Given that sport is predicated on fairness and justice it is necessary to apply certain rules that will ensure fairness in relation to trans gender athletes. These rules need to be based on scientific evidence and as such these rules may change from time to time and especially as our knowledge deepens. But they must be applied fairly to all athletes in the category. They cannot apply only to trans or intersex athletes. If there are a set of rules that define the parameters that are allowed for a person to compete in a women only event, then these rules must apply to all people seeking to compete in that event. Any variation on this would constitute an unfair and discriminatory practice.

Furthermore it is my belief that different sports codes will need to have different criteria depending on the specific attributes that determine success in each code. The physical attributes of a successful weightlifter are significantly different to those of an 800 meters athlete. Gymnasts and hammer throwers are also physically different. Being trans may confer more or less advantages in different sports codes. So having different criteria per code/discipline is acceptable provided the rules are applied to all athletes in the code fairly and justly.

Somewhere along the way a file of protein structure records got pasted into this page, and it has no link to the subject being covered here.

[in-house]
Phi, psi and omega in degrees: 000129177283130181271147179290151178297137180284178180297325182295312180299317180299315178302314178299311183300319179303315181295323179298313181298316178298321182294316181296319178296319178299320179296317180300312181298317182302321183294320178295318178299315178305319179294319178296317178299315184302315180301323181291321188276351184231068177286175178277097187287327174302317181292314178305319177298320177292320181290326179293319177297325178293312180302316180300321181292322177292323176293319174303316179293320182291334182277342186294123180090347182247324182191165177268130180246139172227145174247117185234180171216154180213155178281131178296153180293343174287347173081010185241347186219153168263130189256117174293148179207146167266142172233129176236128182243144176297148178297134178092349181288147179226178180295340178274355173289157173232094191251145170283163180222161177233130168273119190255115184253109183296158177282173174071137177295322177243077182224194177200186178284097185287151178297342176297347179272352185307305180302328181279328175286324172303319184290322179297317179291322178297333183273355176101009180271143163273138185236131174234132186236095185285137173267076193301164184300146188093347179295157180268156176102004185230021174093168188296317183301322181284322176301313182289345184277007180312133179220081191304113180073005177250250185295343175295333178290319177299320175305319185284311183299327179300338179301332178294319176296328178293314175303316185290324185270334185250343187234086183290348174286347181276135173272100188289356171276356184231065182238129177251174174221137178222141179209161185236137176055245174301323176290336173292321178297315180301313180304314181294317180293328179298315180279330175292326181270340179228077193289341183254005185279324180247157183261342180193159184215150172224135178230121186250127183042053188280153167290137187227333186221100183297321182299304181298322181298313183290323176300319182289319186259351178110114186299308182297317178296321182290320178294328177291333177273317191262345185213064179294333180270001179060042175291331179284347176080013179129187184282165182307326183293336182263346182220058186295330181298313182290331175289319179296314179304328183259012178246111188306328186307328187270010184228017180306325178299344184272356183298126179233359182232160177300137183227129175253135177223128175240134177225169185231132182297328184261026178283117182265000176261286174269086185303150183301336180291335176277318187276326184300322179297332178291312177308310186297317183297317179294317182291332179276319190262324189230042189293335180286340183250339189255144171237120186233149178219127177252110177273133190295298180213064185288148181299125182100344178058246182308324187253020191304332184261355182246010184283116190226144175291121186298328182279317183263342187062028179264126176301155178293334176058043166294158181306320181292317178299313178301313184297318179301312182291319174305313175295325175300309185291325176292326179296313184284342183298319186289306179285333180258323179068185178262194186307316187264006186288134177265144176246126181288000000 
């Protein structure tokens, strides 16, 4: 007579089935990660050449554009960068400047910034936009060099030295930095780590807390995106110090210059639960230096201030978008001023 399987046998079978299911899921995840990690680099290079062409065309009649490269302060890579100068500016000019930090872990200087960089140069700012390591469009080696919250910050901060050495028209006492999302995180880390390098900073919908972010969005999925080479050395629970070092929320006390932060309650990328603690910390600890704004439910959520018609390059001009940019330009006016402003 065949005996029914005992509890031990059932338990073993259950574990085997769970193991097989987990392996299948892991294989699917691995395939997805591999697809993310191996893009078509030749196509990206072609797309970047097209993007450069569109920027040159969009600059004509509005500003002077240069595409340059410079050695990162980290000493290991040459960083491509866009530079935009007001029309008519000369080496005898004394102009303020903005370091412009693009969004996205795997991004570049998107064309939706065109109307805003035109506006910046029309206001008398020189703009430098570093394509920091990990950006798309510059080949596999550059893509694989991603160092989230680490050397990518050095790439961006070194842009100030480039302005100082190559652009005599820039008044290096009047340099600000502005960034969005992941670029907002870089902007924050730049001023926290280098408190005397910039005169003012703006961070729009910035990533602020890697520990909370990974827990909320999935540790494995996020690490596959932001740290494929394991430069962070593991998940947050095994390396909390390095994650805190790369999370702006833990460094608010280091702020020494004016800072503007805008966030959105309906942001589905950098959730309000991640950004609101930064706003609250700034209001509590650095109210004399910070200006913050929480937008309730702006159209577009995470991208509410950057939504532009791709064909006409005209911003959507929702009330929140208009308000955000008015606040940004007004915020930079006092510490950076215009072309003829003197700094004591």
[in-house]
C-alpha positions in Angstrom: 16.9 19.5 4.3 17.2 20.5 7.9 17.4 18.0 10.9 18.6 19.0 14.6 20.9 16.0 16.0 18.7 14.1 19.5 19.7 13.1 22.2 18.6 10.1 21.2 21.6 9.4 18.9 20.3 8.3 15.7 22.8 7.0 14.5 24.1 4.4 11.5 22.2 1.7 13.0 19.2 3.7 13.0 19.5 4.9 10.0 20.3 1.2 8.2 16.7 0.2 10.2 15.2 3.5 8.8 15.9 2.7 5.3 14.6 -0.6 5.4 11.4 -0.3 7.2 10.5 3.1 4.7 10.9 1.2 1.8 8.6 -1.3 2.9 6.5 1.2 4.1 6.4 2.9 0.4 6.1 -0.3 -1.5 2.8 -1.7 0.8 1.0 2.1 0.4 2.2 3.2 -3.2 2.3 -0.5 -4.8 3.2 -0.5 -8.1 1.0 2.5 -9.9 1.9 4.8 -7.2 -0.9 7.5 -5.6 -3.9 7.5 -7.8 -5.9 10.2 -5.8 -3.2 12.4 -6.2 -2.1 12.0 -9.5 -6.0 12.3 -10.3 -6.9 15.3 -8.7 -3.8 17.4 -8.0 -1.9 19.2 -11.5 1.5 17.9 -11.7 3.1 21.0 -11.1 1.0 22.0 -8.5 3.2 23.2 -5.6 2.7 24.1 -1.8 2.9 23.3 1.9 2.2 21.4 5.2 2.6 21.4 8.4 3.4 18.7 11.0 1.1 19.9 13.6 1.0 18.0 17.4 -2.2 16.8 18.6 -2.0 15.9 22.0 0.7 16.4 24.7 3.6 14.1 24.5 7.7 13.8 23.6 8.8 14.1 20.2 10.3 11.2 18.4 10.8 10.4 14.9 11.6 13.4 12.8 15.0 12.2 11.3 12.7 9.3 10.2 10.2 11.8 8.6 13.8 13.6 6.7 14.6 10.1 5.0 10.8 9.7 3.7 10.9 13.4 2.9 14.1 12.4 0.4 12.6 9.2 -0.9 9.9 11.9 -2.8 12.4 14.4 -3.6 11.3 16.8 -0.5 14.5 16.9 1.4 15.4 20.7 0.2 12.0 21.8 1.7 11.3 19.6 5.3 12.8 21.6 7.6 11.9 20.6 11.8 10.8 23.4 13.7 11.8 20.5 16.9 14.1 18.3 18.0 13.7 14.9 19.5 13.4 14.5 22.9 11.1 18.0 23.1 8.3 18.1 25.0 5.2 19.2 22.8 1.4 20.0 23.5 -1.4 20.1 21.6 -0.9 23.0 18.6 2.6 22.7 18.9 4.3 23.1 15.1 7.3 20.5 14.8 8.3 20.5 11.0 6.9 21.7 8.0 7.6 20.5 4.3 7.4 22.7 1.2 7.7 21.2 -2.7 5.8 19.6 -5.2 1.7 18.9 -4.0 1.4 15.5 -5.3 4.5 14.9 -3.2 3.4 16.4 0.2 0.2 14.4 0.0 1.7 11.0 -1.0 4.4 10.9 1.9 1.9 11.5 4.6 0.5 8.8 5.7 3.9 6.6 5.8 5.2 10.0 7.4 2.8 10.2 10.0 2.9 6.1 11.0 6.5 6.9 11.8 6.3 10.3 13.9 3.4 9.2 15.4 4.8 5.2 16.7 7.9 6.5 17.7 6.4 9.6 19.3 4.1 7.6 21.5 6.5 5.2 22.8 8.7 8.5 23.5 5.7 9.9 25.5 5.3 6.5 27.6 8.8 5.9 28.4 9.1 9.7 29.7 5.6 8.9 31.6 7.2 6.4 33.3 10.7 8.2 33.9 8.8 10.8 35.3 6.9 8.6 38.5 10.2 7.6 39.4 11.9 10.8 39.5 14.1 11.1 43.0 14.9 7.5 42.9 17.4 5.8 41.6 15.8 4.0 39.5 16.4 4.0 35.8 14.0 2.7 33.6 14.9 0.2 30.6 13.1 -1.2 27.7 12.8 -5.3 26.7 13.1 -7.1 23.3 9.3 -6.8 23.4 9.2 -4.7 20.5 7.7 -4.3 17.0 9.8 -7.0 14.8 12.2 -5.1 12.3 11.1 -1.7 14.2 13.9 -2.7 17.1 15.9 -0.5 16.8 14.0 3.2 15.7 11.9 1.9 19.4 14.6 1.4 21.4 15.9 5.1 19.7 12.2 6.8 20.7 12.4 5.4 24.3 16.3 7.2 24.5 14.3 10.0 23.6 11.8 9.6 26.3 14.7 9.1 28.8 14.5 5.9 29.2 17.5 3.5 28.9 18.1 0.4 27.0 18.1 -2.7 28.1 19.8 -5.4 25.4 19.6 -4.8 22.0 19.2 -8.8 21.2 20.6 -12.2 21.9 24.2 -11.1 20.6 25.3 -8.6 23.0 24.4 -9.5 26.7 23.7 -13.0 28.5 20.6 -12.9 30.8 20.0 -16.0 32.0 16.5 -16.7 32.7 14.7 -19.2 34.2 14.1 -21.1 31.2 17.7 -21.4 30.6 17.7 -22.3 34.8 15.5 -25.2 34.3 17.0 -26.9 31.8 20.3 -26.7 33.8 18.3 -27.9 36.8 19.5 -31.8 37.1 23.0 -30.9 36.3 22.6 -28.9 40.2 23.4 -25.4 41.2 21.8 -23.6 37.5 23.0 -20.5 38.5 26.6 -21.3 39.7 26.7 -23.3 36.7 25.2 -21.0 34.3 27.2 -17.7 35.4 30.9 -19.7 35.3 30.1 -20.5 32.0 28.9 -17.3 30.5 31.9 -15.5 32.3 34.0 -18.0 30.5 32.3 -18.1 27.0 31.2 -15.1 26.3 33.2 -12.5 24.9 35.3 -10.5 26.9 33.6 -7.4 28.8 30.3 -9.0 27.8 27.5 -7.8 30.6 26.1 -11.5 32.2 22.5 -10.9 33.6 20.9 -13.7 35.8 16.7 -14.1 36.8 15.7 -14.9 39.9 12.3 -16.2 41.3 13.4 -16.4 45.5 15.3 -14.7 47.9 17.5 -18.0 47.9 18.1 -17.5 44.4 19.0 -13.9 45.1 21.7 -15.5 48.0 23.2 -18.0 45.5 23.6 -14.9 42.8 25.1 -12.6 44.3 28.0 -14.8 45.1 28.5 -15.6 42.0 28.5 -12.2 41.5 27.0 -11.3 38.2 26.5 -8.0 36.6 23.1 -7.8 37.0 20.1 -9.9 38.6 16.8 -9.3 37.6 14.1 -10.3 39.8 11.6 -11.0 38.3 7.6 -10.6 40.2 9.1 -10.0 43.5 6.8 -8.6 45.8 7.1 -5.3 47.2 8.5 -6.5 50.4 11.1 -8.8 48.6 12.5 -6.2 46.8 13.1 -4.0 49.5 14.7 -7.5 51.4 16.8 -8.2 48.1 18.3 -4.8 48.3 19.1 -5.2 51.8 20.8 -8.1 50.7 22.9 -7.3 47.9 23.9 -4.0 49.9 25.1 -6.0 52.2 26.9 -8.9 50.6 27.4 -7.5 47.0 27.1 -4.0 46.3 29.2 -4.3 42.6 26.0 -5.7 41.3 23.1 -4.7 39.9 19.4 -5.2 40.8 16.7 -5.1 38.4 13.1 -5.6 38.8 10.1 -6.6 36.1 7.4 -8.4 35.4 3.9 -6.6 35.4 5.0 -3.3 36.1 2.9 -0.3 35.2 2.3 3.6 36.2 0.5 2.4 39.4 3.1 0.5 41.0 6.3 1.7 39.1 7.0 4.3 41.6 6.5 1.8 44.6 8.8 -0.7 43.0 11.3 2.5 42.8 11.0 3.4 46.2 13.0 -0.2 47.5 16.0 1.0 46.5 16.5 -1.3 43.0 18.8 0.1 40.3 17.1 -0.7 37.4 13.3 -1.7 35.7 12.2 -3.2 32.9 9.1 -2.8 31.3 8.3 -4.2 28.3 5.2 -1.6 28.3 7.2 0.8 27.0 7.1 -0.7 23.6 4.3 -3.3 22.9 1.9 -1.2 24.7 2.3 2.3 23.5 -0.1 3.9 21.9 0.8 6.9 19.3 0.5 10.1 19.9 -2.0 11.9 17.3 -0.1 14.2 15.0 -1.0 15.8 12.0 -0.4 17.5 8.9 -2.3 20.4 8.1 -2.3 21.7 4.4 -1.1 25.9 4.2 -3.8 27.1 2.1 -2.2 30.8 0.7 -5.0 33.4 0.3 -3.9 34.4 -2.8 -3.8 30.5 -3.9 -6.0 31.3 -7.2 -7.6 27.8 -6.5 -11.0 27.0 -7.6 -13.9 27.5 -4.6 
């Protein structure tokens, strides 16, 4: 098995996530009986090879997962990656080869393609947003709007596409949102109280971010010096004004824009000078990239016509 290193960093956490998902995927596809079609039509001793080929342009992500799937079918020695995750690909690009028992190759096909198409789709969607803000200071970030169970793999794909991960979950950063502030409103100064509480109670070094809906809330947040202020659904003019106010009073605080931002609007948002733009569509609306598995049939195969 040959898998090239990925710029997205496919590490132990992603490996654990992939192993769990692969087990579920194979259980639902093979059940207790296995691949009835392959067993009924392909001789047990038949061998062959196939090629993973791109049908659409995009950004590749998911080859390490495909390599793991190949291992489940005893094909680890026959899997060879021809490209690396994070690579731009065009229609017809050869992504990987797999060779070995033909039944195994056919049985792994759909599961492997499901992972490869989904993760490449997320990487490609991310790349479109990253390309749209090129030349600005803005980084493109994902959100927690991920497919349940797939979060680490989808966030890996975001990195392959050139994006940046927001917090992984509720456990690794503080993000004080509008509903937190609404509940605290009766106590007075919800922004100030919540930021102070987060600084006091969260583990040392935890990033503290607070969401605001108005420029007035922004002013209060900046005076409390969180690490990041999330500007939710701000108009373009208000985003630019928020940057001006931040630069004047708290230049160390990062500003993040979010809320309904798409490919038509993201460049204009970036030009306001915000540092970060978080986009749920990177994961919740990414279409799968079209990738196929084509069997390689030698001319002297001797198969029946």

Having said that, we must ensure just and fair rules are developed, that these rules are based on our best scientific knowledge and that these rules are applied justly and fairly. We cannot allow cisgender bigots to use the rules as gatekeeping mechanisms to exclude transgender athletes unfairly. We also cannot allow transgender bigots to destroy women’s sport. And yes there are bigots in both camps. Those transgender people that insist trans people have a universal and unlimited right to compete in women’s sports regardless of any advantages they may (or may not) have are bigots. Similarly, those cisgender people who insist that trans athletes can never fairly compete against women are also bigots. Neither position is valid nor acceptable.